Istanbul Adventures III: New student, new school
Four days into my trip to Istanbul, and it was time for my study-abroad program to begin. My classmate Liv, whom I met on my first day due to us staying in the same hotel, loaded our things into a van and made our way to the dorms that were to be our new home for the next month.
We were to share the dorms with 12 other girls, ranging in age from 19 to 27, and then me, age 33. Needless to say, I was nervous about meeting all the girls, and even more nervous about living with them for the next month. I like to think that I am easy going and able to get along with anybody, but my new living situation had me feeling a little bit on edge.
The dorms were located in the Besiktas neighborhood, about three blocks from the Bosphorus waterfront and from Bahçesehir University, where we were to spend the next month studying. The dorms were surprisingly nice and comfortable, and the location was ideal. Besiktas quickly became one of my favorite neighborhoods in Istanbul.
The girls and I had a couple of days to get settled, to adjust to our new surroundings and to get to know each other before school started up. There was a kitchen with a balcony on the top floor of our dorm, and many nights were spent there drinking, smoking and talking. As to be expected, we were an extremely interesting mix coming from different backgrounds, cultures, family structures — and each of us carrying different ideas, hopes and expectations.
Much to my relief, I found the girls to be endearing, lively, funny and motivated – all qualities that I like to think I possess, as well. As time progressed, I found my niche among the girls, growing close to a handful of them and happily getting along with the rest. As someone who usually travels alone, this was a whole new dynamic for me, but I grew to love it.
A couple days after moving in, we set off as a group for our first day of school. I was nervous, excited, intimidated and curious all at once. Walking on to a new campus for the first time in my own town can be intimidating, and this was even more so in an entirely different country.
Our first day of school was not at all what I expected. The schedule consisted of classes from 8 a.m. to 3 p.m. Monday though Thursday. We had a Turkish language class in the morning, followed by international reporting, and then our multimedia class. Due to having such limited time, we were instantly thrown into our assignments. Our story ideas were quickly laid out and discussed, we were introduced to interpreters and immediately sent out to “hit the pavement” and start reporting.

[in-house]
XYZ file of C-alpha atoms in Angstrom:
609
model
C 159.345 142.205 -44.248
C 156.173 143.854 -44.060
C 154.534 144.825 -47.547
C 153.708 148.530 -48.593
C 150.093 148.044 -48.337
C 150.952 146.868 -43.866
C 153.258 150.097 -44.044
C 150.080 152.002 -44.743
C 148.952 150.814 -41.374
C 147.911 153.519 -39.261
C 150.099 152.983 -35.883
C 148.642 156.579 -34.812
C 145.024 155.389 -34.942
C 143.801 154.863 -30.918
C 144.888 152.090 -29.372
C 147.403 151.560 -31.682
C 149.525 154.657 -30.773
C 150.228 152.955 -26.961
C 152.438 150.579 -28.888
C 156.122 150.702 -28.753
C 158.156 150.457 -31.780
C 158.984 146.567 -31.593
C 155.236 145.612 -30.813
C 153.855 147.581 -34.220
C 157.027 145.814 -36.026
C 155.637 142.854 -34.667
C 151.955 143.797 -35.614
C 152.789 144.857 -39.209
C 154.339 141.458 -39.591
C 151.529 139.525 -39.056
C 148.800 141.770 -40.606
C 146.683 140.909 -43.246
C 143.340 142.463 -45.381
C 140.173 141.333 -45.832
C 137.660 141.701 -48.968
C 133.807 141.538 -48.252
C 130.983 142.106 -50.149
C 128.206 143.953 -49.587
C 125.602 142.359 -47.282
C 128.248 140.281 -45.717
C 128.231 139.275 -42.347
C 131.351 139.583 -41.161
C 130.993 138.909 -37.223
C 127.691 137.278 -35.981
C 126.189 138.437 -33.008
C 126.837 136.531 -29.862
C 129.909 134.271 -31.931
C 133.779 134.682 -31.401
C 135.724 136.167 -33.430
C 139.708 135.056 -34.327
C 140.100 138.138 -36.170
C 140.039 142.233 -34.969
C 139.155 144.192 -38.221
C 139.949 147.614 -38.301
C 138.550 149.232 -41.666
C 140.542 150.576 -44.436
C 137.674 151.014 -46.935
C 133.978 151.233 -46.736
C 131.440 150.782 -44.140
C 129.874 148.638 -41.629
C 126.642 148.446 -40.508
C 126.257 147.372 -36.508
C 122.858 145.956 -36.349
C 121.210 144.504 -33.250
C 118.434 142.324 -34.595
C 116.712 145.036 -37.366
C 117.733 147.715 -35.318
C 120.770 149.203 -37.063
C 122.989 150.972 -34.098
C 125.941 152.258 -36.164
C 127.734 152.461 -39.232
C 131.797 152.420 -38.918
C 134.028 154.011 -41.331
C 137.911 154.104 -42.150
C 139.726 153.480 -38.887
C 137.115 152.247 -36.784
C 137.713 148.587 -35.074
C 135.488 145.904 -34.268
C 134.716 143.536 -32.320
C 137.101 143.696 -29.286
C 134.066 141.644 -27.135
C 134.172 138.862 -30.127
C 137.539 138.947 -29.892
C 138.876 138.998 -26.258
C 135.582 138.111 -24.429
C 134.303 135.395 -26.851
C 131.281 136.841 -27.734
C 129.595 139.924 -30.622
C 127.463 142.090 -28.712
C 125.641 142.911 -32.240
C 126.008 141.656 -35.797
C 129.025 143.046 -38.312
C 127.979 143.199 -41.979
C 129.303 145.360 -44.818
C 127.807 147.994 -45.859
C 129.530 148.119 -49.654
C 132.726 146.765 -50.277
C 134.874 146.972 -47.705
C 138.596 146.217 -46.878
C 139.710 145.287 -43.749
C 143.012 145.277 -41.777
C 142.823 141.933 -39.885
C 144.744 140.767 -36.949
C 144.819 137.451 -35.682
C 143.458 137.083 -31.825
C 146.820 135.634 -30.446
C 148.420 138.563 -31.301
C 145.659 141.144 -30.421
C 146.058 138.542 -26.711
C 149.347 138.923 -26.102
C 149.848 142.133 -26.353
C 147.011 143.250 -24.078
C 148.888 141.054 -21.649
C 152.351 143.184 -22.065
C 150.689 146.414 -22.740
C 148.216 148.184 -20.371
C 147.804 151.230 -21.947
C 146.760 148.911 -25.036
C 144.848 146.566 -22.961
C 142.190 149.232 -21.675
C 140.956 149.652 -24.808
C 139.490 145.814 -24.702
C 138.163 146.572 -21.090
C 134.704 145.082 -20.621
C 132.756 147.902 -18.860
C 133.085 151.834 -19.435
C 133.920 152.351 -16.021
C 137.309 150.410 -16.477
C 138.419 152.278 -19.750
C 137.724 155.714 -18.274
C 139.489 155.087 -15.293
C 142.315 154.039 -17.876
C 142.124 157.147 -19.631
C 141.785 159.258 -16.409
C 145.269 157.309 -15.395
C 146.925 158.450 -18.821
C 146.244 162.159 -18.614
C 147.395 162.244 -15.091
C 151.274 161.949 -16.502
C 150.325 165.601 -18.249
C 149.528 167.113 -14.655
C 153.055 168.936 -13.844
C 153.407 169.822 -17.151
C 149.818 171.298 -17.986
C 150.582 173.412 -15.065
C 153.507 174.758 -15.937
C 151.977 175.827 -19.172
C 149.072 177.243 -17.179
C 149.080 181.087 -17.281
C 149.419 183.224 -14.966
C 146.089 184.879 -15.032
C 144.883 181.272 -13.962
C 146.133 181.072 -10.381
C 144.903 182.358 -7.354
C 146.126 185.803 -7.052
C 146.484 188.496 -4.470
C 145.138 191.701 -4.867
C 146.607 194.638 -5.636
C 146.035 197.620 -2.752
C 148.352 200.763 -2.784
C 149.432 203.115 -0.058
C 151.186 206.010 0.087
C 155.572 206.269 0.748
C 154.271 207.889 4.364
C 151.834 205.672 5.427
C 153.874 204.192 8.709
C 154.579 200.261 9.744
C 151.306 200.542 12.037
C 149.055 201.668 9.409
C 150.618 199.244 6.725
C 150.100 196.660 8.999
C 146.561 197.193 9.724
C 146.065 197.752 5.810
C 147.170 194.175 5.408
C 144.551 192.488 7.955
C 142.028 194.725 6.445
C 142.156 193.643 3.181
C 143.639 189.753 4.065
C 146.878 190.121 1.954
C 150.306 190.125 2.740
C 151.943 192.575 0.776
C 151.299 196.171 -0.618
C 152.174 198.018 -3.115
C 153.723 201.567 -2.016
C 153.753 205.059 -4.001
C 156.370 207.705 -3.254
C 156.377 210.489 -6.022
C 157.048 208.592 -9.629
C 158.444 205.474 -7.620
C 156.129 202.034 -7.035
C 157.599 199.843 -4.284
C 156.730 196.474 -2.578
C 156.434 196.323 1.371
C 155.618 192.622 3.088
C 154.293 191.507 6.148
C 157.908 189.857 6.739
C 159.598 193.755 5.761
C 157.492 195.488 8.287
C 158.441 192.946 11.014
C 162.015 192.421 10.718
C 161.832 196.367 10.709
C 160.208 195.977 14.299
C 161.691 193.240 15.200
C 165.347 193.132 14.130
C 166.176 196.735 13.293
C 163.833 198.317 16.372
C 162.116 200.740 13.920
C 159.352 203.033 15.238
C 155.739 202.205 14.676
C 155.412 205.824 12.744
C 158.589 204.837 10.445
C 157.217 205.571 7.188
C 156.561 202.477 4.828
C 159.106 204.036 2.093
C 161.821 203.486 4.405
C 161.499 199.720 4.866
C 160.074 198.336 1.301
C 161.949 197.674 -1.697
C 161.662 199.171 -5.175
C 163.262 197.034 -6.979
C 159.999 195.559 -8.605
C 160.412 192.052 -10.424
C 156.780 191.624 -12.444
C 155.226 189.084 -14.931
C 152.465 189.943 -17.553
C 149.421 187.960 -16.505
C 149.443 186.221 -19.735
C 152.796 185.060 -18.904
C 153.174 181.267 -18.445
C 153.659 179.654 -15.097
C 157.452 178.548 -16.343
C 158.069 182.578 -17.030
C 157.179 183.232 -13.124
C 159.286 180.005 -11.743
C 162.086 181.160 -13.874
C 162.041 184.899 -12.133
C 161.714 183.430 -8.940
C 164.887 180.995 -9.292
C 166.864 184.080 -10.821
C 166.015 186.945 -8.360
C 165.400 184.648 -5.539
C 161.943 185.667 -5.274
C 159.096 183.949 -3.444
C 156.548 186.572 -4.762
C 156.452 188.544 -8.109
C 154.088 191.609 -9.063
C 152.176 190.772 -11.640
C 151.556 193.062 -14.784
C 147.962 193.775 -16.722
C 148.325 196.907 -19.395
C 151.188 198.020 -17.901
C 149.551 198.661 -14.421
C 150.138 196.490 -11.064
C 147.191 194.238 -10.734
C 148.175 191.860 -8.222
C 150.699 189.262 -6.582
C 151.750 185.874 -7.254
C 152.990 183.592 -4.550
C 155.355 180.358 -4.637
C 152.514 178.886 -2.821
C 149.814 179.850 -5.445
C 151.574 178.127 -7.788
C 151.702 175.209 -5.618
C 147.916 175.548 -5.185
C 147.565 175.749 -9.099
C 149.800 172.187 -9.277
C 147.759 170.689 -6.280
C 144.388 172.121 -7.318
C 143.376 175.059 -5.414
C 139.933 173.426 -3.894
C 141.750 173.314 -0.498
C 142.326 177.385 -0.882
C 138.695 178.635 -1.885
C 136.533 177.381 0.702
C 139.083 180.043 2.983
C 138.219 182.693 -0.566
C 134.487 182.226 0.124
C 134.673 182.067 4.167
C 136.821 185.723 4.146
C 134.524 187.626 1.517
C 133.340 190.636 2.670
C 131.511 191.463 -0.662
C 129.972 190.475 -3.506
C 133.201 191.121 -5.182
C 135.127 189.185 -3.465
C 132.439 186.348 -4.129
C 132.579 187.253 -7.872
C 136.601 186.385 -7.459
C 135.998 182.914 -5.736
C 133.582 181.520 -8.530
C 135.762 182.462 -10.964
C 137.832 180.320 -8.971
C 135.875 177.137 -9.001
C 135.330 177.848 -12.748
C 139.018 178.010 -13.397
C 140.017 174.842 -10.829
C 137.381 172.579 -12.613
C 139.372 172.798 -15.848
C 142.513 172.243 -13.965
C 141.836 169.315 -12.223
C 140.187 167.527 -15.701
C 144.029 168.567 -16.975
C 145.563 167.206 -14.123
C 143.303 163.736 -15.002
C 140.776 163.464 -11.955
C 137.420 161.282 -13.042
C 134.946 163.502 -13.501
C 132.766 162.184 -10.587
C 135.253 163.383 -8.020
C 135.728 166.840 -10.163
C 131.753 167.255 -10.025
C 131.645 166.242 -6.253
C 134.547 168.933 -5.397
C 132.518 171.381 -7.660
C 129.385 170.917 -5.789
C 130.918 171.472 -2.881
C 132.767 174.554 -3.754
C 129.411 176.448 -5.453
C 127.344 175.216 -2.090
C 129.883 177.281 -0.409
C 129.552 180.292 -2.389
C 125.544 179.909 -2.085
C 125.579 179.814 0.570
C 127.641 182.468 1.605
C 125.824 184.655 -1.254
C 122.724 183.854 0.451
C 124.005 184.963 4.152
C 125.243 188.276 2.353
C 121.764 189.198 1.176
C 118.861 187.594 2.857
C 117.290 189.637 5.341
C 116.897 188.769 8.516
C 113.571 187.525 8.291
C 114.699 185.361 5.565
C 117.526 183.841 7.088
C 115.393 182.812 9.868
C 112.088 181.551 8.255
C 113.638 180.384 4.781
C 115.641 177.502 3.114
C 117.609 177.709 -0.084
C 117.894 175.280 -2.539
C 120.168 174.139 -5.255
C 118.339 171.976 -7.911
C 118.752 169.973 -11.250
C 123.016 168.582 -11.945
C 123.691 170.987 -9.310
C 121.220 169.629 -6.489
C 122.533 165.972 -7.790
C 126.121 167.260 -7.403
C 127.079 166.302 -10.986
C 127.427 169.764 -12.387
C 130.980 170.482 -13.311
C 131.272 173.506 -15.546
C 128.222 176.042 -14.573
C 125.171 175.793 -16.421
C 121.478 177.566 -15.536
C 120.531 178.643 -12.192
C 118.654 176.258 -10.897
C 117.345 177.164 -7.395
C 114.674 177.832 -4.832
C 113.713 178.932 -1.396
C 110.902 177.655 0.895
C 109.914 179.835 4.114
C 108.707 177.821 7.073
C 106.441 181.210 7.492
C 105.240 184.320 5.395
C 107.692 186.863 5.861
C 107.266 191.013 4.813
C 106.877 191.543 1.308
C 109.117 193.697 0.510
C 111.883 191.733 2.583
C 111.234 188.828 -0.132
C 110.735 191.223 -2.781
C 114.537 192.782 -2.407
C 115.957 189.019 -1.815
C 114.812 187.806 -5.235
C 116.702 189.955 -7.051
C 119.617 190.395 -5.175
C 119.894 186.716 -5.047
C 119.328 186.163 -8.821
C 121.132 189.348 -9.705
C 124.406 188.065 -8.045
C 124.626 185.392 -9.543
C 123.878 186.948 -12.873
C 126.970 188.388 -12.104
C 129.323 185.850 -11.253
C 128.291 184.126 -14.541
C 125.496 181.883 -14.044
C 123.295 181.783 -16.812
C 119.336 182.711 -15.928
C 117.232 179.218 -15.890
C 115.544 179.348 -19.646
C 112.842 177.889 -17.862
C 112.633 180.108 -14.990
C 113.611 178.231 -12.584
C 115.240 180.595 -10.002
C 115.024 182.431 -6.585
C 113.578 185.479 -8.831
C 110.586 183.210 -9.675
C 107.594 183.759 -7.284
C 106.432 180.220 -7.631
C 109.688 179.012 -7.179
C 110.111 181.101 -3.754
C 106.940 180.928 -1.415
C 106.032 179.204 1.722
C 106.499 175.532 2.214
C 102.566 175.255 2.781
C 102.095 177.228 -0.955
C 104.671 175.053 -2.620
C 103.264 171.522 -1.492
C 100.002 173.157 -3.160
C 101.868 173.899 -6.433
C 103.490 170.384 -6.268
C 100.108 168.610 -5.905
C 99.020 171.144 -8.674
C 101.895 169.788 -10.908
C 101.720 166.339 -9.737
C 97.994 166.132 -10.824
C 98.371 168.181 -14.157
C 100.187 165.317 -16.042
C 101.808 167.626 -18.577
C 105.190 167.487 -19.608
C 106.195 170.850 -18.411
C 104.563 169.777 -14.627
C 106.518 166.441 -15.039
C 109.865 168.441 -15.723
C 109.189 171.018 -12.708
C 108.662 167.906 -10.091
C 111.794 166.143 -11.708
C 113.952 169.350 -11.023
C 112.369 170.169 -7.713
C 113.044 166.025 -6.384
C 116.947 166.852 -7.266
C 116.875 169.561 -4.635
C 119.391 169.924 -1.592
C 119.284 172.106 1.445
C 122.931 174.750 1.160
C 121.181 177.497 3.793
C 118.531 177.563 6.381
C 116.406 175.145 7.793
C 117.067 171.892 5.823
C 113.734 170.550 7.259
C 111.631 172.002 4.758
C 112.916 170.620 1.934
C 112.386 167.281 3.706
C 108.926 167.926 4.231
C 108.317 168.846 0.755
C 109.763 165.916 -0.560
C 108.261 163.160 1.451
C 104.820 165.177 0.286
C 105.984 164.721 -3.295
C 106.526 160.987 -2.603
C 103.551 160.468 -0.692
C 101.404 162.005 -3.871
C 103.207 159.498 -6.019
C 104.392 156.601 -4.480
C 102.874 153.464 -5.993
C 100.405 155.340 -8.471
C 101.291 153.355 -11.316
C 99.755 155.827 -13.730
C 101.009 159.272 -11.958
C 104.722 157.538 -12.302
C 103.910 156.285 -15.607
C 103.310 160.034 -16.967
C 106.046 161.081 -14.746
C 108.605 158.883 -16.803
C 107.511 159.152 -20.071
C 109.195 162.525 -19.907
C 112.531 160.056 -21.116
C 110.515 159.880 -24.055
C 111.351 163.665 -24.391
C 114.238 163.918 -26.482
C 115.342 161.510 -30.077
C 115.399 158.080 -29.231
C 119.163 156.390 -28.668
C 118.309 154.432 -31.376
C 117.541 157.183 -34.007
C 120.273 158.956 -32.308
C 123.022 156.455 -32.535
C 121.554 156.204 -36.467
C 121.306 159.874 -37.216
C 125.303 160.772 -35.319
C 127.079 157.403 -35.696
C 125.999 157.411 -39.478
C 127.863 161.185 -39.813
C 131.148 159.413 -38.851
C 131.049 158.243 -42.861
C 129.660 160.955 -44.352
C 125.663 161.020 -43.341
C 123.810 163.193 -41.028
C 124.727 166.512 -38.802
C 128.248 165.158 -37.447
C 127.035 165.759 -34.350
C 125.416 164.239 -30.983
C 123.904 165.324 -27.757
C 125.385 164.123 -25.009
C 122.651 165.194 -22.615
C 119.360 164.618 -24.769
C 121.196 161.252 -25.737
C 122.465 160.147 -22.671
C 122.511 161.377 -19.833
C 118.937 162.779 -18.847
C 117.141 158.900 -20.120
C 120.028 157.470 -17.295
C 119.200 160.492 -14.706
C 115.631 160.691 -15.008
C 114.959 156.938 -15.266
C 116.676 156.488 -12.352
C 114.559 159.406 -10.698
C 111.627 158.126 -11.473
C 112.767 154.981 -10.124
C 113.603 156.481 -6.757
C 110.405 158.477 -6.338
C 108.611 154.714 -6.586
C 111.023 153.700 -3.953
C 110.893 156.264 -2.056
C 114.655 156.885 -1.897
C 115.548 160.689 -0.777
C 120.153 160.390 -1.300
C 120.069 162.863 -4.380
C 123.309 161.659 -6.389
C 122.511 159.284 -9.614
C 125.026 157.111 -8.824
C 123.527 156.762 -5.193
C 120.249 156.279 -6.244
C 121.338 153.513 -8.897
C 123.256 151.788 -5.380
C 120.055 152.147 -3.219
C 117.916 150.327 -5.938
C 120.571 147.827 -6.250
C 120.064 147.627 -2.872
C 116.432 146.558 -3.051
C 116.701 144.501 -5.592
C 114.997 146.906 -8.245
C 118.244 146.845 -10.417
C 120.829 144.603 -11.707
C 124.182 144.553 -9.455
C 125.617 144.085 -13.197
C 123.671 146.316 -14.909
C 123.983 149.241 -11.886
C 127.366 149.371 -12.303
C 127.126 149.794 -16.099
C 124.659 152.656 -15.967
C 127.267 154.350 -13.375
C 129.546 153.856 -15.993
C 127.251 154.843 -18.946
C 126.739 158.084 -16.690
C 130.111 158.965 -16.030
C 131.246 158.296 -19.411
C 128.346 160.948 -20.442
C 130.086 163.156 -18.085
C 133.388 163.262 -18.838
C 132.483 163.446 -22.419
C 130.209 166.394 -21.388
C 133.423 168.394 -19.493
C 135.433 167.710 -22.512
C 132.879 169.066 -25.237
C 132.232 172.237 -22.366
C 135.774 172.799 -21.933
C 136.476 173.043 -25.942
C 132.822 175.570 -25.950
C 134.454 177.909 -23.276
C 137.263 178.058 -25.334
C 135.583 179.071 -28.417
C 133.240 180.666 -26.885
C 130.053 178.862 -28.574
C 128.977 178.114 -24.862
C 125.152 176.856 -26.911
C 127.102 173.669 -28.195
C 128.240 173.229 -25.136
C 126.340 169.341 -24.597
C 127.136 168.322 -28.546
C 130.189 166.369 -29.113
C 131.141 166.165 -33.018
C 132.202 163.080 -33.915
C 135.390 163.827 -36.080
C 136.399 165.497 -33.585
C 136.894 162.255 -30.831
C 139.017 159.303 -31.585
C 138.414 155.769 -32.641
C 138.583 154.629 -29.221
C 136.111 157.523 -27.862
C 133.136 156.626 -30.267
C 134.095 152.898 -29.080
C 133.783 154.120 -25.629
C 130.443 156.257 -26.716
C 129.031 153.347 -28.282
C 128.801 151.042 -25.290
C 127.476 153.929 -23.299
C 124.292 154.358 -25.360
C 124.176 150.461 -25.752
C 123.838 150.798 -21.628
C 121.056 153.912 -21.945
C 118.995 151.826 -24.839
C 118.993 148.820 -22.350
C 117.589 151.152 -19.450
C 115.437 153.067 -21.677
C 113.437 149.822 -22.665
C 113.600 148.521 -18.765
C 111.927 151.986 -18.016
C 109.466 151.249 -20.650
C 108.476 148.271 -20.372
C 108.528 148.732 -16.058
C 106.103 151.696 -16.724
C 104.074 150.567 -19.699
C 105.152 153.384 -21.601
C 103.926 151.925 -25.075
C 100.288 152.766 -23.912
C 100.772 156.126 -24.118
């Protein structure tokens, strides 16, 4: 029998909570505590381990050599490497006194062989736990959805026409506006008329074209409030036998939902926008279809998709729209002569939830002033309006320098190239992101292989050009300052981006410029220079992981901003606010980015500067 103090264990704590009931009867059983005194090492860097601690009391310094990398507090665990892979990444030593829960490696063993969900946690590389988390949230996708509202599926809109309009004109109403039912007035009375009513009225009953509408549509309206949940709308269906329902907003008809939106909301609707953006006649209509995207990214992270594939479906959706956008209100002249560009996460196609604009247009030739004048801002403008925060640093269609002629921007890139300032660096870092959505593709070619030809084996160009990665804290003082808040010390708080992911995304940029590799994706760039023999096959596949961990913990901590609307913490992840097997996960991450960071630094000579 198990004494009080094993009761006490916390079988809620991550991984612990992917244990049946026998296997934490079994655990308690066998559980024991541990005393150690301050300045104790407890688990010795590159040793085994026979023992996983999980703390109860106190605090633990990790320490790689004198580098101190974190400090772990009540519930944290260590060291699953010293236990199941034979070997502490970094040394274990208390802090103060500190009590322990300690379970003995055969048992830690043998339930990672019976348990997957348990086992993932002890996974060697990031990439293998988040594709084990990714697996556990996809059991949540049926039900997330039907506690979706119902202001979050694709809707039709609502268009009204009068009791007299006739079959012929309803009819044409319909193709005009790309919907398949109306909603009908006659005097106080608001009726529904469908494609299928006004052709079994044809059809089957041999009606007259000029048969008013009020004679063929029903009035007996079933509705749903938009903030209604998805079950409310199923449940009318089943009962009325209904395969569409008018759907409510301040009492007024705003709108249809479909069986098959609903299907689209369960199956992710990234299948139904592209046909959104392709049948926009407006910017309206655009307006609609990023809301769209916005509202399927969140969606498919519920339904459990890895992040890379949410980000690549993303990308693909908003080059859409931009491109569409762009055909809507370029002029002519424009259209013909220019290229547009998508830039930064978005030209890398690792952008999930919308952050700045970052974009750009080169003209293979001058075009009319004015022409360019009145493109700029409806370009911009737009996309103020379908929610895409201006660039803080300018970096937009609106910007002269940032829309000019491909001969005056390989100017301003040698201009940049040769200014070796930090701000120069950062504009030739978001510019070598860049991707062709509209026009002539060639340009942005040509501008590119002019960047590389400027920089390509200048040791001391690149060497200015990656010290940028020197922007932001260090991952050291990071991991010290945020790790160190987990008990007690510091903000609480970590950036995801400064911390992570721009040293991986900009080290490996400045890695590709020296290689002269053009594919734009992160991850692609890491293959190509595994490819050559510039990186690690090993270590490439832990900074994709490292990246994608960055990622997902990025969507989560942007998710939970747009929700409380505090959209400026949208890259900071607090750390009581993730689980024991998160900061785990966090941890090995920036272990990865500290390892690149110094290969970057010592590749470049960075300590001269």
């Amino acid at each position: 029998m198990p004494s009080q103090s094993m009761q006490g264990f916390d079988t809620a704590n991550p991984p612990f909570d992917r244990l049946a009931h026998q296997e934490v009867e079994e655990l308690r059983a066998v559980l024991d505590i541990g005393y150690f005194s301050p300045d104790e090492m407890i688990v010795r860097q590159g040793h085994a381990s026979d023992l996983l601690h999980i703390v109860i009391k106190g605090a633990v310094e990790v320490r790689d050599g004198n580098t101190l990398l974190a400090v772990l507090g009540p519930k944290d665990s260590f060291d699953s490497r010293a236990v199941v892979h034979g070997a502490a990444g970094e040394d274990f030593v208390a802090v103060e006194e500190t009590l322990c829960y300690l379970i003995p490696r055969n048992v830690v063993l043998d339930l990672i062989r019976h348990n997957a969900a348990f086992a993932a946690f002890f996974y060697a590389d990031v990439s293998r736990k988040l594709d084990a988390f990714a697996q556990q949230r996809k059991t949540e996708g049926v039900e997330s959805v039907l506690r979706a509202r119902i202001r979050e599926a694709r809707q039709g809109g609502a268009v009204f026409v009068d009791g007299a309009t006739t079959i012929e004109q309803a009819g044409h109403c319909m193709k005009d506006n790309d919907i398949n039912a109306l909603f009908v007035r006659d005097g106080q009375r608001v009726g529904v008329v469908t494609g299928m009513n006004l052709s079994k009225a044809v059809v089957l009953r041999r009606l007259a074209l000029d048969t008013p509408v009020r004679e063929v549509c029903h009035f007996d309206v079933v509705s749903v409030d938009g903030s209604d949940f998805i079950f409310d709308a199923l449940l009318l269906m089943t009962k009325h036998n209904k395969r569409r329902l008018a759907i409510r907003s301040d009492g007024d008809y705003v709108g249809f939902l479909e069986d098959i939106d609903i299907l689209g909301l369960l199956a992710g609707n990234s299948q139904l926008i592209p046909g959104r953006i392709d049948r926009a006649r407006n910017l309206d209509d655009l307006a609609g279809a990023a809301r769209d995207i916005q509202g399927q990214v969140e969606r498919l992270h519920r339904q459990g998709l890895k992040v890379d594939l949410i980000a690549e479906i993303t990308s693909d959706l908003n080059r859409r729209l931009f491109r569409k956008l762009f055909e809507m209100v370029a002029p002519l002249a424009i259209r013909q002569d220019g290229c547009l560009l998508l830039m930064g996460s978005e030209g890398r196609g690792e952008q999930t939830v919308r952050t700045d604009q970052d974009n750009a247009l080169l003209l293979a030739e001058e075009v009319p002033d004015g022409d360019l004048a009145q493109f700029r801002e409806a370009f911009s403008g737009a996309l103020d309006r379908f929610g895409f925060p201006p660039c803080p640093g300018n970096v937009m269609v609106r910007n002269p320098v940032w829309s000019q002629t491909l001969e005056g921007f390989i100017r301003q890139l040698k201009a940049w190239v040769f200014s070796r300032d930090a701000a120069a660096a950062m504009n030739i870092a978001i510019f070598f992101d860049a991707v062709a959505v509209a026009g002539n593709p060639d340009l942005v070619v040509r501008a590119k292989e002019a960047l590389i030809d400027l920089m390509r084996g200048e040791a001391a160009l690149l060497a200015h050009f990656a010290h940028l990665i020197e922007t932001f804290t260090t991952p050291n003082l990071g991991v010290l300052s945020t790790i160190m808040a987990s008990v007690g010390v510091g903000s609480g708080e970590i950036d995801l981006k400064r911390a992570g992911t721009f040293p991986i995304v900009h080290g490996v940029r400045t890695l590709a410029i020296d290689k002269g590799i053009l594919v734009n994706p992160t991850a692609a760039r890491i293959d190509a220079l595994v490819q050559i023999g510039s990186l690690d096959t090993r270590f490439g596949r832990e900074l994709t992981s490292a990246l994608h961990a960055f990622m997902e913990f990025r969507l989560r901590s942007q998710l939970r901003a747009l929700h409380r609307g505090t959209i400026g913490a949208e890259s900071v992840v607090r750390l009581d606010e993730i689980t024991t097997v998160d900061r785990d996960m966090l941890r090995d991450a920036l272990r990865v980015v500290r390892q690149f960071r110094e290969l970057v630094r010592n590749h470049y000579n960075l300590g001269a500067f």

Everything about my education in Istanbul was new. I had never studied in another country. I had never worked with an interpreter. I had never shot and produced a multimedia piece. I have never conducted an interview with someone who didn’t speak English. I was in totally new territory. There were times when it all seemed so overwhelming and impossible, but the support and encouragement of my classmates and instructors helped me to keep pushing ahead.
By the end of the program, I had done work that made me extremely proud. I had written a profile piece on the director of a small nonprofit organization, called Children of Hope, which works to help get kids off the streets. I had also shot and produced my first ever multimedia piece about a pantomime street performer named Janset Karavin, which I am the most proud of, by far.
I learned so much from my study-abroad experience. I gained new skills, I further developed the skills I already possessed and I produced work that I was proud to put my name on. But I think the most valuable lesson I learned was that I am on the right path, and that my dream of being a foreign correspondent is absolutely attainable. Istanbul taught me that not only can I do what I love, but that I am good at it, too.